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This one is for all of my equestrian friends, and the animal who changed my life forever.

Ever since I was a little girl I’ve been captivated by horses. I began riding at the young age of three, and have been ever since. It has turned out to be one of the greatest parts of my existence.

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I think the first time I saw a horse, I just felt safe – they have kind eyes and soft noses, but their greatest quality is their huge hearts. The thing about horses is that they’ve been the one constant in my life. I’ve always lived in a whirlwind of instability (within my mind, and various other things) but nothing ever changed at the barn. I always knew that I had that safe place to go no matter what. When I was in school my anxiety and depression really made it hard to make and keep friends, I found myself alone often. Taking riding lessons and owning horses really contributed to the social aspect of my life. When I step into the barn I become another person. I change within seconds, but the ironic thing is I become more ‘myself’ than I ever feel normally. I’m confident, outgoing, patient, kind, open minded, and at home. I’ve never felt good enough, smart enough, strong enough, but in the presence of a horse I know that I AM all of those things.

Some of the best friends I’ve ever had have been four legged with hooves. I have memories upon memories of summer days spent cantering through fields, or collecting ribbons at shows, or even falling on flat on my ass. All of these memories make me smile. Horses have this magical presence that I feel so fortunate to be a part of. I’m so lucky to have such a strong form of therapy. Horses do the impossible for me; they make me forget my mental illness even exists. I feel like a normal person, and that is something I can’t even begin to process.

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About five years ago one of the most life changing horses happened to me. Dexter. Where do I even start? I was only fourteen when he came into my hands, and he was this crazy, untrained, giant beast of a horse. But I saw something in him that just struck me, and I knew there was no going back. In my mind I had started entering the dark clouds of mental illness, and I was dealing with it completely on my own. I never talked about it, because I was scared. I didn’t know why I was so sad all of the time, or why I felt like everyone would abandon or give up on me. I remember how scary Dexter was too. He was only scared though, just like me. Everyone kept telling me to sell him, or put him down. And I was almost convinced, but then I realized that I couldn’t. Maybe we could come to an understanding of each other. We did.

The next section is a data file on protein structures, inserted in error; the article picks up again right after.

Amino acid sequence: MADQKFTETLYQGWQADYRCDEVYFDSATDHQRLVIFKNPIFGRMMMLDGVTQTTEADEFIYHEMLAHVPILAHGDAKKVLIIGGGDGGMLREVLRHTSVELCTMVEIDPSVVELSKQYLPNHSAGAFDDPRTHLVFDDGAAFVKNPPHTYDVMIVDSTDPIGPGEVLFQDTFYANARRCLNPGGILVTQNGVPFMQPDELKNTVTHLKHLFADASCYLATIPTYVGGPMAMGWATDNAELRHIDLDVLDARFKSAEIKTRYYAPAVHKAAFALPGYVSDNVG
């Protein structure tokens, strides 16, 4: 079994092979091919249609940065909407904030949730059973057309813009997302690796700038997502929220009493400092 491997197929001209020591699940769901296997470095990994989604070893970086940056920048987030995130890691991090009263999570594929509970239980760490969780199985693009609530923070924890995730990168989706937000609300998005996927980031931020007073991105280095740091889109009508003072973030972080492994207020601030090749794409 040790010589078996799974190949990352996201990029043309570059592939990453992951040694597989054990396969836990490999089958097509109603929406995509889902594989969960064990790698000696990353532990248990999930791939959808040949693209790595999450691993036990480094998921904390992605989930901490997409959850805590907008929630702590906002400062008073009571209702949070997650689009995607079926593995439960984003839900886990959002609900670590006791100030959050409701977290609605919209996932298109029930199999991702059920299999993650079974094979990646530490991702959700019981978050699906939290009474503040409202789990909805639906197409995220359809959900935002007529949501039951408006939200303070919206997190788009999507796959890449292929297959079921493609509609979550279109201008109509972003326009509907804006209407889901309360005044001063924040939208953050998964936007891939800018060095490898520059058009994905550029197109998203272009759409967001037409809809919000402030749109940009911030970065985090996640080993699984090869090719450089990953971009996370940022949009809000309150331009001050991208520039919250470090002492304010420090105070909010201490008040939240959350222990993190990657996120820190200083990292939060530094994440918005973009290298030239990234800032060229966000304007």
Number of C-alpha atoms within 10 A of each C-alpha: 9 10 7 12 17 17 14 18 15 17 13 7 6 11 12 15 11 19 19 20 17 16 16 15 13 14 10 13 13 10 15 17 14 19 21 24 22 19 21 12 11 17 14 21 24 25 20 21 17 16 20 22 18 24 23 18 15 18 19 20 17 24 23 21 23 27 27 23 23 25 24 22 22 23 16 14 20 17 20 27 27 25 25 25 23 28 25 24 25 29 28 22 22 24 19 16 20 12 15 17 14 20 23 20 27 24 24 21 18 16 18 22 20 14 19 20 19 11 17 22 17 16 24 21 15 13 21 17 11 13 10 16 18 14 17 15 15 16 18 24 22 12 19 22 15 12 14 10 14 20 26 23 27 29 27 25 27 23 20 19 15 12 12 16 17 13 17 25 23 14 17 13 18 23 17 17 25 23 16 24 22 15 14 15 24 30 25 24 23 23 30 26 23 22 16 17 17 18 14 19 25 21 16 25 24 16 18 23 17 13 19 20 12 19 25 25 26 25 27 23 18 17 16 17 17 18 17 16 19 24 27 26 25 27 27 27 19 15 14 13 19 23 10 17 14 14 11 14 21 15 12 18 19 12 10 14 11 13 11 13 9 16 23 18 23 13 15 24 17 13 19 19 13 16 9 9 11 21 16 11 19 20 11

The five years with Dexter have been nothing but challenging, and that is why it has been so worth it for me. I had this fire in me that just didn’t want to give up on him like I had on myself. And that kept me

Mental illness makes you feel disconnected, and isolated from everyone. But there is something about horses that break that barrier, and bring you into this whole other world. It’s thrilling, and beautiful. I won’t ever be able to repay these animals for what they have done for me, but I will spend my life trying.fighting through my mental illness. I got to watch this beautiful animal that was so hostile and wild turn into this loving, gentle being that has become my best friend, and my anchor. On my tough days there is nothing I need more than to just go to the barn and spend time with him. Become myself in the barn, and feel connected to another soul.

And to my beautiful boy Dexter who will never be able to read this, you are my savior.

 

“There is something about the outside of a horse, that is good for the inside of a man.” – Winston Churchill

About Emma Holden

18, tea enthusiast, animal lover, word writer, and wants to change the stigma on mental health one blog post at a time.

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